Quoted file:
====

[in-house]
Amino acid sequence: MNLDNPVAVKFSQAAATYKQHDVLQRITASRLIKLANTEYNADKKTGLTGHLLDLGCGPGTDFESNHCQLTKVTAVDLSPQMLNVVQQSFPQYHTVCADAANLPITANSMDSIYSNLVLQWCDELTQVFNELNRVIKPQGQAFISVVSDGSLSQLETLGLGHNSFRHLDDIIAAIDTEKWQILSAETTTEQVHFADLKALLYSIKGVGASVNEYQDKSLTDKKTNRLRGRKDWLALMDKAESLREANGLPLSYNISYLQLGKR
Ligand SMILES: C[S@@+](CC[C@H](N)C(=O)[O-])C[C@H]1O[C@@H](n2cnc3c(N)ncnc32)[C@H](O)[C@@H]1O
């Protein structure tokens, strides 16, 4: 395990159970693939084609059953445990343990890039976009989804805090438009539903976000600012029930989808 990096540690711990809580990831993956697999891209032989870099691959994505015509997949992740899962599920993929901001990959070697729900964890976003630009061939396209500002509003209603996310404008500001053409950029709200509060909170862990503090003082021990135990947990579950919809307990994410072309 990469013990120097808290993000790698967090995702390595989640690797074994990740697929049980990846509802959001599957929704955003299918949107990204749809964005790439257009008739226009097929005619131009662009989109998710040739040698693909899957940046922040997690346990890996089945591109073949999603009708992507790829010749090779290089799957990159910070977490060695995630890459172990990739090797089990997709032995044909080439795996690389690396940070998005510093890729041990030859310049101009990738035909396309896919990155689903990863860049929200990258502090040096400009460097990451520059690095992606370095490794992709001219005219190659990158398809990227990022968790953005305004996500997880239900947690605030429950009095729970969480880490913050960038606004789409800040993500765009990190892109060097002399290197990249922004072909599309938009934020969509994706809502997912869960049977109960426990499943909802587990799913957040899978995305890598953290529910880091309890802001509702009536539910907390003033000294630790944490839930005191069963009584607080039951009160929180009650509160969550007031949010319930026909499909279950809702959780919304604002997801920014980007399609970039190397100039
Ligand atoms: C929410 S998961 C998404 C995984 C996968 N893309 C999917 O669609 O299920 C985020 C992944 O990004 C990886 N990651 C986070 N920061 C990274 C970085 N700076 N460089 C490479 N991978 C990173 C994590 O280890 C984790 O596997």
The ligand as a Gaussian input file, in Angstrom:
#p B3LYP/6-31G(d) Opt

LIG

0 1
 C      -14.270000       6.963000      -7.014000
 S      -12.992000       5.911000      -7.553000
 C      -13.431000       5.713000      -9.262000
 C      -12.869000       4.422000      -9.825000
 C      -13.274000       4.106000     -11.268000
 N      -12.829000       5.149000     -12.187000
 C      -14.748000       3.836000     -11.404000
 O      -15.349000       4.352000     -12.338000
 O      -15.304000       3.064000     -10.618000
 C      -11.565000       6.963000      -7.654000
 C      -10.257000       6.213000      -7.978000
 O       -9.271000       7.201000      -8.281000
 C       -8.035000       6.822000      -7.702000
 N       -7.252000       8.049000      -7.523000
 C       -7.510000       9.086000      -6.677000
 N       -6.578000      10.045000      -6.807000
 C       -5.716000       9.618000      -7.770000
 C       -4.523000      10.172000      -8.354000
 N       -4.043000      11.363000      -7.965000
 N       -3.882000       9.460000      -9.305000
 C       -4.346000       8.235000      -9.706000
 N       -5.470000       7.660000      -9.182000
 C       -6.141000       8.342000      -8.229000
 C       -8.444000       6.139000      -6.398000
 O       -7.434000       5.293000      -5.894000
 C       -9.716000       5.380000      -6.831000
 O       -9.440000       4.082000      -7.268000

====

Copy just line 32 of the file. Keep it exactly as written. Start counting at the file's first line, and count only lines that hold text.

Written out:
 C       -6.141000       8.342000      -8.229000